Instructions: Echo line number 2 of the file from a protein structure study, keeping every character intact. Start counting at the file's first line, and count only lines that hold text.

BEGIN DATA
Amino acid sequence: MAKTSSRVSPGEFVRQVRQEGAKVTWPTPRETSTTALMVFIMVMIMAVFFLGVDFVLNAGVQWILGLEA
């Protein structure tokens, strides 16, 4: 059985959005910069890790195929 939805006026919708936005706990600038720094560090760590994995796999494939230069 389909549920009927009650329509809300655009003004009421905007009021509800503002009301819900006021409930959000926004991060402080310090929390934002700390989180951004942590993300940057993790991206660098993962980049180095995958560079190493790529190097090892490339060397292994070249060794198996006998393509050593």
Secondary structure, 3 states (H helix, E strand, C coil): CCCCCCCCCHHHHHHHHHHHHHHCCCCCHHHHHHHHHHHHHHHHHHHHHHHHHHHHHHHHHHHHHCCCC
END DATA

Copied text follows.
């Protein structure tokens, strides 16, 4: 059985959005910069890790195929 939805006026919708936005706990600038720094560090760590994995796999494939230069 389909549920009927009650329509809300655009003004009421905007009021509800503002009301819900006021409930959000926004991060402080310090929390934002700390989180951004942590993300940057993790991206660098993962980049180095995958560079190493790529190097090892490339060397292994070249060794198996006998393509050593």